Do values and principles come at a price? At what point do you make the decision to compromise them for financial reasons? Of late, corporate dentistry has been courting a number of sole proprietor dentists with whom I have worked for a very long time. Every one of their situations and circumstances is different; age, location, type of practice and the corporate offers.
In every case, there is one common denominator; every one of these dentists feels that they don’t have a choice other than to sell out to the corporations. Really? I find it very interesting that that each of these dentists feels that their options are limited and I can’t help being curious as to whether that idea or limitation was part of the corporate persuasion technique. In every case, the reasons are varied, however they all smack of fear and scarcity. Perhaps you are familiar with some of these limiting beliefs;
- There are no dentists out there who want to buy practices any more
- New dentists just want to be associates or can’t get financing to buy in
- Most associates don’t want to own practices
- My practice is in too rural an area to attract buyers
- I won’t get nearly as much for my practice as corporate is offering
- I don’t have an exit strategy – this is my exit strategy
- It’s too much hassle to sell a practice and the broker’s fees are too high
There are many more that I am hearing. They all may have a modicum of truth. However, when I hear them as justification, I understand that they are fear-based selling techniques.
I also hear the sweet talk from the corporations which can sound wonderful to a dentist who feels their options are limited. The corporate jargon is beyond belief. When they say “partnership” I know that dentists hear that as affirmation that life and daily practice will be status quo after they sell out. I don’t believe for a moment that that is the reality and the forums and feedback groups I have researched confirm this. Life changes dramatically. So, partnership and status quo language should be listened to with caution. Another jargon word is “hurdle” used in place of quota. This is almost laughable if it didn’t make my cry. The corporate expectation is that selling dentists continue to work the practice in order to meet numbers. I don’t believe for a minute that Corporate Headquarters would say to a non-performing dentist, “oh well, it’s just a hurdle…try again”.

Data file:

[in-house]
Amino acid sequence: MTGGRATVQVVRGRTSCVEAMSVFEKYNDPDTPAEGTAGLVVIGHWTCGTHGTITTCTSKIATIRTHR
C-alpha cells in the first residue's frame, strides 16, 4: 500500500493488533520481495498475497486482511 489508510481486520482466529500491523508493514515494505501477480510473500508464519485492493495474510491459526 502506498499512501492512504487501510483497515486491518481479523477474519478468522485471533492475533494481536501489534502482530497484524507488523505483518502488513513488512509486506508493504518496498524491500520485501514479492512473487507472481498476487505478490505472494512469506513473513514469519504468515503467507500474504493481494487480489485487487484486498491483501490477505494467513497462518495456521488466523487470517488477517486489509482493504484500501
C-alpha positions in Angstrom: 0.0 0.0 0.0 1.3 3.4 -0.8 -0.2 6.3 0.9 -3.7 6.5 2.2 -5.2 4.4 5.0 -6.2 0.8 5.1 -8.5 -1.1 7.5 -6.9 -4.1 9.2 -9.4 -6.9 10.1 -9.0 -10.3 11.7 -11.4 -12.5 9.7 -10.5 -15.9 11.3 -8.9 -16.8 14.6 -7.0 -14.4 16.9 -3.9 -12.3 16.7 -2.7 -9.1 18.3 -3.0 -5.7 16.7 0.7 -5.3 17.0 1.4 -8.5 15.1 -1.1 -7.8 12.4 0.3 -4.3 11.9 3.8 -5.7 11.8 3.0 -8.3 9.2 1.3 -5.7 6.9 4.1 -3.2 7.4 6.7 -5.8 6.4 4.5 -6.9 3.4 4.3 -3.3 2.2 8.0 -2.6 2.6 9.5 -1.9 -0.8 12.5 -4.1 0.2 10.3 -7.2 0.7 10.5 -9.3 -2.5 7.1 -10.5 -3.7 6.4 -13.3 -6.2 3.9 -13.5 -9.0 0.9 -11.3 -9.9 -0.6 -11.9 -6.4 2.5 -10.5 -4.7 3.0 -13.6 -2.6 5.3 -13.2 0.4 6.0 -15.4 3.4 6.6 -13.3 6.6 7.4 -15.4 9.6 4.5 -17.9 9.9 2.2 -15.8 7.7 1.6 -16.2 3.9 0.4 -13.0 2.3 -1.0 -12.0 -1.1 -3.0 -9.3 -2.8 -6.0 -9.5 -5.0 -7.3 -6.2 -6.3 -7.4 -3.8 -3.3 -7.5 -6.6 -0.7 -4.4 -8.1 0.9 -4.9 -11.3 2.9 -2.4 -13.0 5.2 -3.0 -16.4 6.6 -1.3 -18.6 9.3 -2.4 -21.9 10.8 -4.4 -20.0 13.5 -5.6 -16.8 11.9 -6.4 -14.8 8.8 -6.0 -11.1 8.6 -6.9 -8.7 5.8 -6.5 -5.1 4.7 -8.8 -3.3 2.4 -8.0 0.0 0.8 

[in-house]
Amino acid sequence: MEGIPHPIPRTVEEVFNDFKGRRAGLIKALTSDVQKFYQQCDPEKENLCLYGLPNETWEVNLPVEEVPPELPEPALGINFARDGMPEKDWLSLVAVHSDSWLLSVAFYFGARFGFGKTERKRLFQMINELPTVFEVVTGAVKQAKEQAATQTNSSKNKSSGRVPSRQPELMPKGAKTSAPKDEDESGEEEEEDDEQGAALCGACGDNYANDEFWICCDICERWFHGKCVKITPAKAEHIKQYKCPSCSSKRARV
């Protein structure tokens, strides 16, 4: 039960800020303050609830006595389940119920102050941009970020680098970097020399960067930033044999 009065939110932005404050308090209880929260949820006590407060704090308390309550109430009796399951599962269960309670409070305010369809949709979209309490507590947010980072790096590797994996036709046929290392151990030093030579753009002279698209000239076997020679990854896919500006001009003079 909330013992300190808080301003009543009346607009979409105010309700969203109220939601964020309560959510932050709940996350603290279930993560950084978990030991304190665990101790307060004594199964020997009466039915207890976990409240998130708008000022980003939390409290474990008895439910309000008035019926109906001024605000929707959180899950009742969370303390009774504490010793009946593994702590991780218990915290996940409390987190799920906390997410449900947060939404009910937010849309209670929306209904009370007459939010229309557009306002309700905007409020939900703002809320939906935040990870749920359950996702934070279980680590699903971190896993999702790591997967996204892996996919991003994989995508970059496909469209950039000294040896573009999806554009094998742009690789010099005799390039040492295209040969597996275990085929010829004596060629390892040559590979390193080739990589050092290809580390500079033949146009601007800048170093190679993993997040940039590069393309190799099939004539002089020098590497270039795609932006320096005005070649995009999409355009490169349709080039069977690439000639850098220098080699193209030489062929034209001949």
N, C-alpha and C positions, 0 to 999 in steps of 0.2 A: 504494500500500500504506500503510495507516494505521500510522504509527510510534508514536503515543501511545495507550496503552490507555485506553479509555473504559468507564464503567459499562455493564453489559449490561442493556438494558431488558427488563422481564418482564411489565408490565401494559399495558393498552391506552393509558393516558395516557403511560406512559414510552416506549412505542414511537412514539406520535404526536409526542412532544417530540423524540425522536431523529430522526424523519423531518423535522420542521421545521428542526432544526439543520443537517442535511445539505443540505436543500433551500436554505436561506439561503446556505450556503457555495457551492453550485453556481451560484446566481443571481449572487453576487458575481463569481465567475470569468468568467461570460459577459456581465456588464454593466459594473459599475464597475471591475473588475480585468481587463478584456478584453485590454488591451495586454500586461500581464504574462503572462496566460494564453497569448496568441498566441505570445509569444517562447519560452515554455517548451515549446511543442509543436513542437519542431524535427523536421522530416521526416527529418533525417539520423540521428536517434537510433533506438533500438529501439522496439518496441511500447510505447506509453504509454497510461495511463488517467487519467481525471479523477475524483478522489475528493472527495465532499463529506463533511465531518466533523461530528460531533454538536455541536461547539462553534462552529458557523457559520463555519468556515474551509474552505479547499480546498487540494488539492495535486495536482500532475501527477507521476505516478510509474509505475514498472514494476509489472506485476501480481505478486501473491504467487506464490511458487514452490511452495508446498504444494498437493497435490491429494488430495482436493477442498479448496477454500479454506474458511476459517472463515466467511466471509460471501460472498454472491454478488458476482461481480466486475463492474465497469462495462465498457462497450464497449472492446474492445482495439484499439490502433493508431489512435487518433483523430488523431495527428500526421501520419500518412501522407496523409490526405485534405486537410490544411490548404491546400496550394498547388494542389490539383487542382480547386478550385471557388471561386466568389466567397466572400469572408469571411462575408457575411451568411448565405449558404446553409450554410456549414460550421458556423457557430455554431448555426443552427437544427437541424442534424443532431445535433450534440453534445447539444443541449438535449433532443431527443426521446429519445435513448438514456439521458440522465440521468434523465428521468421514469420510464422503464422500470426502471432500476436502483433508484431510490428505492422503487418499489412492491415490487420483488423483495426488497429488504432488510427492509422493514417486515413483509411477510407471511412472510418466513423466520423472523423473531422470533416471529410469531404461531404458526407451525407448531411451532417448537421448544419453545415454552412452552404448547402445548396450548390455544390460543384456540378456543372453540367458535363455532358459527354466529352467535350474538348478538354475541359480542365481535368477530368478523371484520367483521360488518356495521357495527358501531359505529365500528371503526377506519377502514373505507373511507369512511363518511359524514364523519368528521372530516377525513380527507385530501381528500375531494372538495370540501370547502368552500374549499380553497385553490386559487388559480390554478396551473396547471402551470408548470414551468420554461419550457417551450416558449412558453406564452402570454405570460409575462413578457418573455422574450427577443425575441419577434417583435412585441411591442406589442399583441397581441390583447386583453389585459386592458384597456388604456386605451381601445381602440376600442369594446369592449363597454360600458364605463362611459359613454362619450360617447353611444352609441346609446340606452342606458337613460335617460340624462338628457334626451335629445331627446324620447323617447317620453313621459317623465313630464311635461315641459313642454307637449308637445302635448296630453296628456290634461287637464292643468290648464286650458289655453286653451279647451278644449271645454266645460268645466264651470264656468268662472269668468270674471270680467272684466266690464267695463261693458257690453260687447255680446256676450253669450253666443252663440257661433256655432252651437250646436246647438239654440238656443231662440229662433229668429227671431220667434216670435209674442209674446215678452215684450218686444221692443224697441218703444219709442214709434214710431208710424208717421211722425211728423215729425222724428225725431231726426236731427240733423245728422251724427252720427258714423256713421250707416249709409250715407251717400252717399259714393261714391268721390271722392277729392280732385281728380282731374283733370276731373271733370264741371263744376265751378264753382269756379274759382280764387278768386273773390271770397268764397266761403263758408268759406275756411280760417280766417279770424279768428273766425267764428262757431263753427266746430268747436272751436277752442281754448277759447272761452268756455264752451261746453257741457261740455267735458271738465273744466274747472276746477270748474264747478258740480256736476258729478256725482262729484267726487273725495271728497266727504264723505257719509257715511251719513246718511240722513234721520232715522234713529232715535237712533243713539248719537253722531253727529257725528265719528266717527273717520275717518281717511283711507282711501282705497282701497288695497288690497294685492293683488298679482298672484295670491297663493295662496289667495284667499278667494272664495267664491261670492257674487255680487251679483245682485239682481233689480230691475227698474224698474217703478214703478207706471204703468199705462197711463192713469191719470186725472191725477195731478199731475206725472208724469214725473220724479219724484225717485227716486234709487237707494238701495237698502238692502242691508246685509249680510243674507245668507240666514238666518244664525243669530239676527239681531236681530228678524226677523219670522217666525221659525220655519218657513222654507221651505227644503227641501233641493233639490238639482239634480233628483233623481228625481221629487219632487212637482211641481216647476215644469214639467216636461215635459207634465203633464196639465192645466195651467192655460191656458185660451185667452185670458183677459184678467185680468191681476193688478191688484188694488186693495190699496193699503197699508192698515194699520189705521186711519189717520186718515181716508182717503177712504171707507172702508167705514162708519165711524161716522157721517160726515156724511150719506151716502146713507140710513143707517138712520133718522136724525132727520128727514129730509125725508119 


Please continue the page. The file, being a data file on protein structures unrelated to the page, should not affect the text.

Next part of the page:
Lastly, I believe in this industry and I do not like what is happening to it. I don’t like how corporate dentistry is changing the face of what we all offer patients and the community and I don’t like how the relationships are changing as well as the values and principles that have been our glue. I also understand that it’s easy for me to be an armchair quarterback when it isn’t my practice or my money at stake. One of my favourite clients recently said to me, “Kristin, I am not sure I can afford to be principled here. I agree with you, but my financial future is at stake. At what point are values and principles a luxury?” I can’t answer that for anyone. What’s your tipping point?